Torticollis was the most common predominant cervical dystonia presentation subtype at injection 1, followed by laterocollis.
Additional real-world data from the CD PROBE study (NCT00836017) suggest that cervical dystonia (CD) subtype frequency differs by CD severity and that severity impacts onabotulinumtoxinA (Botox; Allergan) utilization, with higher dosing observed over time coinciding with disease severity.1
The findings were presented at the International Parkinson and Movement Disorder Society (MDS) Virtual Congress 2021, September 17-22, by Pinky Agarwal, MD, FAAN, neurologist, Booth Gardner Parkinson’s Care Center, Evergreen Health. All told, the median total dose across all severities increased from injection 1 to injection 3 (mild: 138 U to 165 U; moderate: 183 U to 200 U; severe: 200 U to 285 U, respectively). Safety data collected at each treatment session showed no new safety signals.
CD PROBE, a multicenter, prospective, observational registry, included 1046 patients enrolled received up to 3 treatments of onabotulinumtoxinA according to the standard of care at each clinician’s practice. Among the cohort, 350 individuals completed treatment sessions, 54.3% of which had moderate severity at injection 1. The remaining 32.6% and 13.1% had mild and severe cases of CD, respectively.
READ MORE: Unfavorable Motor Outcomes in Parkinson Disease Linked to HbA1c Levels
Regardless of severity, torticollis was the most common predominant presentation subtype at injection 1, observed in 44.7%, 55.8%, and 63% of mild, moderate, and severe cases, respectively. Laterocollis, the second most predominant presentation subtype, was found in 42.1% of mild cases, 32.6% of moderate cases, and 26.1% of those with severe cases of CD. At the conclusion of the study, investigators found that the median onabotulinumtoxinA dose to treat torticollis (Injection 1: 160 U, Injection 3: 200 U) and laterocollis (Injection 1: 170 U, Injection 3: 200 U) increased over time.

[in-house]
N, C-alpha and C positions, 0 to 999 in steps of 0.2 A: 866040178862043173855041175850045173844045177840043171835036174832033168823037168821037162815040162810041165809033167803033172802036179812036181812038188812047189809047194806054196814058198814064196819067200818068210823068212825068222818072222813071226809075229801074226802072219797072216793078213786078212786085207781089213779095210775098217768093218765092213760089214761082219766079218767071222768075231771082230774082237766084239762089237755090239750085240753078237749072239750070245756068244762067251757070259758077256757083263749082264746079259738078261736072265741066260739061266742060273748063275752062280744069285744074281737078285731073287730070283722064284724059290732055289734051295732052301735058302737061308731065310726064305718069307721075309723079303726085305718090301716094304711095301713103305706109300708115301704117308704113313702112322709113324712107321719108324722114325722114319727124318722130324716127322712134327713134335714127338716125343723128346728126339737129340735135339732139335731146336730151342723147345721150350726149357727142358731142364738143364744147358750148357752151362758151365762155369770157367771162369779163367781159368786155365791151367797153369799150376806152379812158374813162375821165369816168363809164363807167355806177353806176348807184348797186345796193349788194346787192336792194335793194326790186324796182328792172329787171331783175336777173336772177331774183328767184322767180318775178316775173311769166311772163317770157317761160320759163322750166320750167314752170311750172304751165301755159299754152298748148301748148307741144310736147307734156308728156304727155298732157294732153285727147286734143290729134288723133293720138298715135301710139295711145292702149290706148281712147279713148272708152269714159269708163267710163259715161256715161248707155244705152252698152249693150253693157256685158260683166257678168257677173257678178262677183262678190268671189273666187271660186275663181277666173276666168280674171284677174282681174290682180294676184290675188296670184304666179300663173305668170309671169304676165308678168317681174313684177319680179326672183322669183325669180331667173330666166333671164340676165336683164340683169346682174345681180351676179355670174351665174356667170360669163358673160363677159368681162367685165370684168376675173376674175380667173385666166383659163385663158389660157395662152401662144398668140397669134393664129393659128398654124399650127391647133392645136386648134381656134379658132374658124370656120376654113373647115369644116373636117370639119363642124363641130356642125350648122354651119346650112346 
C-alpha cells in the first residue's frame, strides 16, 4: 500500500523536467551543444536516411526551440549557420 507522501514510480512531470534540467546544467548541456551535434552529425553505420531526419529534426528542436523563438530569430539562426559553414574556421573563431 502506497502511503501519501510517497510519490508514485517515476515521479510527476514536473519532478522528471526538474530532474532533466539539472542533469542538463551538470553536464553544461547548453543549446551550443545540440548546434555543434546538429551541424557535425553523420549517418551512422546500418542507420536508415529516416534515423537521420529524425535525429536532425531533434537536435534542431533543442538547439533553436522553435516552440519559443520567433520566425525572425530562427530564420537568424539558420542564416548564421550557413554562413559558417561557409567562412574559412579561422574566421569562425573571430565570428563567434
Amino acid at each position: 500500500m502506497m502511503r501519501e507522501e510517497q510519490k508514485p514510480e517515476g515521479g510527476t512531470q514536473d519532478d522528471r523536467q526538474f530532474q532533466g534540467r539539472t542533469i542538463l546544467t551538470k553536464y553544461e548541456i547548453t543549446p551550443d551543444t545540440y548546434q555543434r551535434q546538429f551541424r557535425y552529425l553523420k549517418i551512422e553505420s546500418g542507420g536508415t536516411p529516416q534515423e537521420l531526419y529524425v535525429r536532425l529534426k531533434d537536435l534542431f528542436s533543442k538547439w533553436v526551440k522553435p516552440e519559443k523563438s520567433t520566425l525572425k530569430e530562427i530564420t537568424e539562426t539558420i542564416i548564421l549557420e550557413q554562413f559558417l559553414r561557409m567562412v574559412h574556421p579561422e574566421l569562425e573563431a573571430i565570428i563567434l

In total, 112 patients (32%) reported at least 1 adverse event (AE), the most common being dysphagia (8.3%) and muscular weakness (8.3%), followed by headache (2.9%) and neck pain (2.6%). There were 13 serious AEs reported by 81 patients (23.1%), none of which were treatment related.
Original data from CD PROBE were published in 2014, with results indicating robust improvement in clinical ratings among patients with CD following onabotulinumtoxinA treatment. Among individuals who completed all assessments (n = 479), the mean Toronto Western Spasmodic Torticollis Rating Scale Total score decreased from 39.2 at baseline to 27.1 at final visit (P <.0001). Additionally, a high percentage of physicians reported improvement in Clinician Global Impression of Change after initial assessment, which significantly increased at final assessment (91.2% vs 95%; P <.0001).2
OnabotulinumtoxinA has been granted multiple FDA indications since its original approval, most recently for an expanded indication to treat 8 additional new muscles in patients with upper limb spasticity.3 Among them include muscles of the elbow and forearm (brachialis, brachioradialis, pronator teres, and pronator quadratus), intrinsic hand muscles (lumbricals and interossei), and thumb muscles (flexor pollicis brevis and opponens pollicis).
For more coverage of MDS 2021, click here.